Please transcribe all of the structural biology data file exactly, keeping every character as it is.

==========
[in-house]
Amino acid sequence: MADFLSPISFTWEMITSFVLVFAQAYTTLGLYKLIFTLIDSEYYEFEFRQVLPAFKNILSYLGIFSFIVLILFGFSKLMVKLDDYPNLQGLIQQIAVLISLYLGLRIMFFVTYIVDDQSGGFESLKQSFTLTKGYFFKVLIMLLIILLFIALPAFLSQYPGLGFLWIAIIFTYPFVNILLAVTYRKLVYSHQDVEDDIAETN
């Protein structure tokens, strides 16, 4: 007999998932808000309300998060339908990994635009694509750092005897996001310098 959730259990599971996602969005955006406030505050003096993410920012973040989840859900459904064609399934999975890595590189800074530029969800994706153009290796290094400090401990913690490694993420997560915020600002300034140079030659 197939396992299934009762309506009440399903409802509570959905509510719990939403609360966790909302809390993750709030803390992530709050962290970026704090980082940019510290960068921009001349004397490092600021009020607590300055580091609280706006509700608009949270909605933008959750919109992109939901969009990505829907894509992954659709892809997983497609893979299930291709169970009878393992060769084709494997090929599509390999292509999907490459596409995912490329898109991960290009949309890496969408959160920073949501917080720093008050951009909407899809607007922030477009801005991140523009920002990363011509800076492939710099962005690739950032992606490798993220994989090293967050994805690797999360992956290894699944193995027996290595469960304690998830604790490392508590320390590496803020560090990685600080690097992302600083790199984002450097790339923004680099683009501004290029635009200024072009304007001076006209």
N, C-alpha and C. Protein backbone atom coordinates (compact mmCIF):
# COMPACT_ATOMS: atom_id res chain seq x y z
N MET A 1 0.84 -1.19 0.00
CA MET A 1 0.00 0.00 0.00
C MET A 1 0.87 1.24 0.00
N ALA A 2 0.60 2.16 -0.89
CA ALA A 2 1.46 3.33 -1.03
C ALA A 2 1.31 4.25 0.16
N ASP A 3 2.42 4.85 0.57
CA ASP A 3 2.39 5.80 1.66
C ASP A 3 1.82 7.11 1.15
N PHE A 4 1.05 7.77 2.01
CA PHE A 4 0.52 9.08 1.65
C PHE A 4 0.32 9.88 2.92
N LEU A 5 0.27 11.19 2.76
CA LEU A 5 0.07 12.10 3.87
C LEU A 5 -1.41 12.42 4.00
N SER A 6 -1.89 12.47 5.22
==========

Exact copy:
[in-house]
Amino acid sequence: MADFLSPISFTWEMITSFVLVFAQAYTTLGLYKLIFTLIDSEYYEFEFRQVLPAFKNILSYLGIFSFIVLILFGFSKLMVKLDDYPNLQGLIQQIAVLISLYLGLRIMFFVTYIVDDQSGGFESLKQSFTLTKGYFFKVLIMLLIILLFIALPAFLSQYPGLGFLWIAIIFTYPFVNILLAVTYRKLVYSHQDVEDDIAETN
């Protein structure tokens, strides 16, 4: 007999998932808000309300998060339908990994635009694509750092005897996001310098 959730259990599971996602969005955006406030505050003096993410920012973040989840859900459904064609399934999975890595590189800074530029969800994706153009290796290094400090401990913690490694993420997560915020600002300034140079030659 197939396992299934009762309506009440399903409802509570959905509510719990939403609360966790909302809390993750709030803390992530709050962290970026704090980082940019510290960068921009001349004397490092600021009020607590300055580091609280706006509700608009949270909605933008959750919109992109939901969009990505829907894509992954659709892809997983497609893979299930291709169970009878393992060769084709494997090929599509390999292509999907490459596409995912490329898109991960290009949309890496969408959160920073949501917080720093008050951009909407899809607007922030477009801005991140523009920002990363011509800076492939710099962005690739950032992606490798993220994989090293967050994805690797999360992956290894699944193995027996290595469960304690998830604790490392508590320390590496803020560090990685600080690097992302600083790199984002450097790339923004680099683009501004290029635009200024072009304007001076006209």
N, C-alpha and C. Protein backbone atom coordinates (compact mmCIF):
# COMPACT_ATOMS: atom_id res chain seq x y z
N MET A 1 0.84 -1.19 0.00
CA MET A 1 0.00 0.00 0.00
C MET A 1 0.87 1.24 0.00
N ALA A 2 0.60 2.16 -0.89
CA ALA A 2 1.46 3.33 -1.03
C ALA A 2 1.31 4.25 0.16
N ASP A 3 2.42 4.85 0.57
CA ASP A 3 2.39 5.80 1.66
C ASP A 3 1.82 7.11 1.15
N PHE A 4 1.05 7.77 2.01
CA PHE A 4 0.52 9.08 1.65
C PHE A 4 0.32 9.88 2.92
N LEU A 5 0.27 11.19 2.76
CA LEU A 5 0.07 12.10 3.87
C LEU A 5 -1.41 12.42 4.00
N SER A 6 -1.89 12.47 5.22